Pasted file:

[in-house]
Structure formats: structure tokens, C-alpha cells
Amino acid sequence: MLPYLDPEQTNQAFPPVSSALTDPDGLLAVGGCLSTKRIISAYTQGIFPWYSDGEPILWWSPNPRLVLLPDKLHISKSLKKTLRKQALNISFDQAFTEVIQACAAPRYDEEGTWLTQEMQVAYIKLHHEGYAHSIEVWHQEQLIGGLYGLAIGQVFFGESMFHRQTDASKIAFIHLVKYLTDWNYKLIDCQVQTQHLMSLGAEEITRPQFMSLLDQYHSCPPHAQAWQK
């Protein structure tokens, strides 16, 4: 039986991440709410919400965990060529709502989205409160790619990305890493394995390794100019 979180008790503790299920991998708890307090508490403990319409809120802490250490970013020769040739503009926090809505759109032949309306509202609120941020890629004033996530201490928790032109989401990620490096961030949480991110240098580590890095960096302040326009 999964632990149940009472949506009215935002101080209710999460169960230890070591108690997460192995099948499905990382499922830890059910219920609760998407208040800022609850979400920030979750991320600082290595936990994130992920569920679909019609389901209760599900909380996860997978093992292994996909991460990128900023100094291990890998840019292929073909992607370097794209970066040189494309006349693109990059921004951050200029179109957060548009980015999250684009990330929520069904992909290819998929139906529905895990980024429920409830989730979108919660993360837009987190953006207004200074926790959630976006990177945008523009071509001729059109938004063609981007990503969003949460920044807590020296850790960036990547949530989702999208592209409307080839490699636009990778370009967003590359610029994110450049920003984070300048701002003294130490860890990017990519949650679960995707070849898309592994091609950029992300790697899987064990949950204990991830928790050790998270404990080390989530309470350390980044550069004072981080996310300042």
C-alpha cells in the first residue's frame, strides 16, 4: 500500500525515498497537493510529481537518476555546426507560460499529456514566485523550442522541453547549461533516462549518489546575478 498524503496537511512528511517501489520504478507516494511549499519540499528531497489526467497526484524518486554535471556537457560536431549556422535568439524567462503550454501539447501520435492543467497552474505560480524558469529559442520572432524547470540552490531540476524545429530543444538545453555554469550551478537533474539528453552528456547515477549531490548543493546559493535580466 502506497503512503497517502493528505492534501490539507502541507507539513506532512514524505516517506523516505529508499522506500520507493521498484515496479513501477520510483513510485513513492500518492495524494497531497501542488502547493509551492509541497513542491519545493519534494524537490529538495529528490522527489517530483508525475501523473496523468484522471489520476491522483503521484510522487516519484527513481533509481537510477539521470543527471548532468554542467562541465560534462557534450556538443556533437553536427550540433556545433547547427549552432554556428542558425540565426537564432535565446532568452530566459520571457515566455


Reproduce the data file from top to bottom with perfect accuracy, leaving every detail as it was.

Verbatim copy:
[in-house]
Structure formats: structure tokens, C-alpha cells
Amino acid sequence: MLPYLDPEQTNQAFPPVSSALTDPDGLLAVGGCLSTKRIISAYTQGIFPWYSDGEPILWWSPNPRLVLLPDKLHISKSLKKTLRKQALNISFDQAFTEVIQACAAPRYDEEGTWLTQEMQVAYIKLHHEGYAHSIEVWHQEQLIGGLYGLAIGQVFFGESMFHRQTDASKIAFIHLVKYLTDWNYKLIDCQVQTQHLMSLGAEEITRPQFMSLLDQYHSCPPHAQAWQK
């Protein structure tokens, strides 16, 4: 039986991440709410919400965990060529709502989205409160790619990305890493394995390794100019 979180008790503790299920991998708890307090508490403990319409809120802490250490970013020769040739503009926090809505759109032949309306509202609120941020890629004033996530201490928790032109989401990620490096961030949480991110240098580590890095960096302040326009 999964632990149940009472949506009215935002101080209710999460169960230890070591108690997460192995099948499905990382499922830890059910219920609760998407208040800022609850979400920030979750991320600082290595936990994130992920569920679909019609389901209760599900909380996860997978093992292994996909991460990128900023100094291990890998840019292929073909992607370097794209970066040189494309006349693109990059921004951050200029179109957060548009980015999250684009990330929520069904992909290819998929139906529905895990980024429920409830989730979108919660993360837009987190953006207004200074926790959630976006990177945008523009071509001729059109938004063609981007990503969003949460920044807590020296850790960036990547949530989702999208592209409307080839490699636009990778370009967003590359610029994110450049920003984070300048701002003294130490860890990017990519949650679960995707070849898309592994091609950029992300790697899987064990949950204990991830928790050790998270404990080390989530309470350390980044550069004072981080996310300042």
C-alpha cells in the first residue's frame, strides 16, 4: 500500500525515498497537493510529481537518476555546426507560460499529456514566485523550442522541453547549461533516462549518489546575478 498524503496537511512528511517501489520504478507516494511549499519540499528531497489526467497526484524518486554535471556537457560536431549556422535568439524567462503550454501539447501520435492543467497552474505560480524558469529559442520572432524547470540552490531540476524545429530543444538545453555554469550551478537533474539528453552528456547515477549531490548543493546559493535580466 502506497503512503497517502493528505492534501490539507502541507507539513506532512514524505516517506523516505529508499522506500520507493521498484515496479513501477520510483513510485513513492500518492495524494497531497501542488502547493509551492509541497513542491519545493519534494524537490529538495529528490522527489517530483508525475501523473496523468484522471489520476491522483503521484510522487516519484527513481533509481537510477539521470543527471548532468554542467562541465560534462557534450556538443556533437553536427550540433556545433547547427549552432554556428542558425540565426537564432535565446532568452530566459520571457515566455